Bathurst collecting Costco membership fees to lure retailer
Coun. Richard Barbreau believes store would create jobs, bring visitors
A newly-elected city councillor in Bathurst is collecting Costco membership fees up front in hopes of luring the retail giant to the city.
Richard Barbeau, who was elected in May's byelection, said landing a Costco store would bring jobs and visitors to the northern city.
Normally, Costco won't even consider a new location with a population of less than 250,000 and Bathurst's population currently stands at about 15,000.
But Barbeau contends the borders aren't that clear cut.
"We're between [230,000] and [240,000], give or take 5,000. That's from Miramichi, Tracadie, all the way to Saint Quentin, all the way to the north of Gaspé," he said.
Barbeau said the money will be held in a bank account for two years while he tries to entice Costco to set up shop.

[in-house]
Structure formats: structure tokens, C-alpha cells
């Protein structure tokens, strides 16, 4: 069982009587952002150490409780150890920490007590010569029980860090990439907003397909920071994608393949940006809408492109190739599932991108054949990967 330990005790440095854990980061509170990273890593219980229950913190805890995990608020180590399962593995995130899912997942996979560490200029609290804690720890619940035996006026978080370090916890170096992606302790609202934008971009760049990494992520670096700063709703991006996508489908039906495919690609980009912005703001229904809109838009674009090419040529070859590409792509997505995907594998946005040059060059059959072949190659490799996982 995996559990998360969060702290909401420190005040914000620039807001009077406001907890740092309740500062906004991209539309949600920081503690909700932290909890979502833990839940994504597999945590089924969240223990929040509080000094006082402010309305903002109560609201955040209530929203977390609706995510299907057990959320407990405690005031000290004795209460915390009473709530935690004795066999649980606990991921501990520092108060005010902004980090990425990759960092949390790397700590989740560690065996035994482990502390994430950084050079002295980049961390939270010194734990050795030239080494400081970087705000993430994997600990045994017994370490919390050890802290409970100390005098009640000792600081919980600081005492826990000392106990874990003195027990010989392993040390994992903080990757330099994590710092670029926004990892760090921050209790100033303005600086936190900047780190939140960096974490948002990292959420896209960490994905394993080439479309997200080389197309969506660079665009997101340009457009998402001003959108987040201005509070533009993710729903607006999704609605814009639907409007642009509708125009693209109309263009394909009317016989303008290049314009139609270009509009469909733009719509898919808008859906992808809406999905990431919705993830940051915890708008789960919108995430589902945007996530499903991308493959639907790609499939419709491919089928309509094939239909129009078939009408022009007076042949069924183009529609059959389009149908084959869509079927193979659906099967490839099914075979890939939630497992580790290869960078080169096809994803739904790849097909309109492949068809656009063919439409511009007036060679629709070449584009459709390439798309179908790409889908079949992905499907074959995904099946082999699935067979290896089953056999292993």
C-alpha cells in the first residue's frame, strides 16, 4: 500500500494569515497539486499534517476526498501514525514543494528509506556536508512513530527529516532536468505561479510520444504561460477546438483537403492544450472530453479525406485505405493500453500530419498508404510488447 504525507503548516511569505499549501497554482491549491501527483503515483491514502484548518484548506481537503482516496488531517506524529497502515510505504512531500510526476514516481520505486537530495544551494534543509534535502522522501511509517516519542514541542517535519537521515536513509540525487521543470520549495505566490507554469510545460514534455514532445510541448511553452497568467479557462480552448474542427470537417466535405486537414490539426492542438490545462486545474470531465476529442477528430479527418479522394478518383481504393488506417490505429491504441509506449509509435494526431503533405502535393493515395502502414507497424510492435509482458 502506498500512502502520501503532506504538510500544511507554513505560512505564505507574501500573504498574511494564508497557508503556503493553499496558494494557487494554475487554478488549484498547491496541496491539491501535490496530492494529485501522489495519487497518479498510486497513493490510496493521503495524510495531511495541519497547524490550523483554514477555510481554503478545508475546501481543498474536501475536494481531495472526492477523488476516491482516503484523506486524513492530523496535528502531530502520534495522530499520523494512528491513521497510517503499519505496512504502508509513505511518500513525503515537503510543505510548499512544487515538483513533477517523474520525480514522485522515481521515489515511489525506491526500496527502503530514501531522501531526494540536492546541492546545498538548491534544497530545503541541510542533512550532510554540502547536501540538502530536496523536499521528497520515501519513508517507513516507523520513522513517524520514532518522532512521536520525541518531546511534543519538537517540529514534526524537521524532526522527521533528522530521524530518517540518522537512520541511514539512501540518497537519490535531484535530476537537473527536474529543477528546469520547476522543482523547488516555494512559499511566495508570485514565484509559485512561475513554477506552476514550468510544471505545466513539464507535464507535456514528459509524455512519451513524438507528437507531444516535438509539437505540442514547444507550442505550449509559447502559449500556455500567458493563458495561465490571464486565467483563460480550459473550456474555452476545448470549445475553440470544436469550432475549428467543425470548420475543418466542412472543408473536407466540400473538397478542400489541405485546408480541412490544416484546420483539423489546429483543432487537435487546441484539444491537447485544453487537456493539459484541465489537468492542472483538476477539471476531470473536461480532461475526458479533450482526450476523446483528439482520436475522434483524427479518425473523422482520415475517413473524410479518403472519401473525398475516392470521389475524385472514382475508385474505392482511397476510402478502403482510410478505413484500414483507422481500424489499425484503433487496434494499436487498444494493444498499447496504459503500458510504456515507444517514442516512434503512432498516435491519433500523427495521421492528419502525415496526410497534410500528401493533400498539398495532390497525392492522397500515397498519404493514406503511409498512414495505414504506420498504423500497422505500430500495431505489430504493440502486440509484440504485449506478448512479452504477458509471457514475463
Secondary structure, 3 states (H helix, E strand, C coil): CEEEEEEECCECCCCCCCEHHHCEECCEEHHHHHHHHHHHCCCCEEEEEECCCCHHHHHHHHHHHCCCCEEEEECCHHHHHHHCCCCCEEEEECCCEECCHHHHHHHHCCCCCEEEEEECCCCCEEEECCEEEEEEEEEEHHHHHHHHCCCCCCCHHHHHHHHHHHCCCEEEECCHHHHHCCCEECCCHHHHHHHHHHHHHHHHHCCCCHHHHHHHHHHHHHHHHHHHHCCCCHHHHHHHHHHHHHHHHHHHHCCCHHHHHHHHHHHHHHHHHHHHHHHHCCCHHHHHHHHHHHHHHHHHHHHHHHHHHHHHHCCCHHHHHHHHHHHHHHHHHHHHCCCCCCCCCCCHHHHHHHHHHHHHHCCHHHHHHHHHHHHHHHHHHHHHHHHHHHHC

If his bid is unsuccessful, the citizens will get their money back, he said.
Barbeau has not actually spoken to Costco officials yet, but says he plans to attend a trade show in Toronto this fall and will try to meet with company representatives at that time.
He already has a location in mind for the store — on St. Anne Street, where it would be close to other large retailers and visible from the highway.
But Jennifer Arsenau, who owns the nearby Theriault's Grocery store, said she is not sold on the idea.
Many small, local businesses are already struggling to stay afloat in the face of competition from Wal-Mart and high unemployment rates, she said.
Not "really thinking about the aftermath of what a Costco could do to our small community is really a sin. It's a shame," she said.
"Everyone's working pay cheque to pay cheque right now. So there's only so much money that goes around in our community."
A Costco spokesperson told CBC News on Friday the company's policy is not to discuss possible store locations.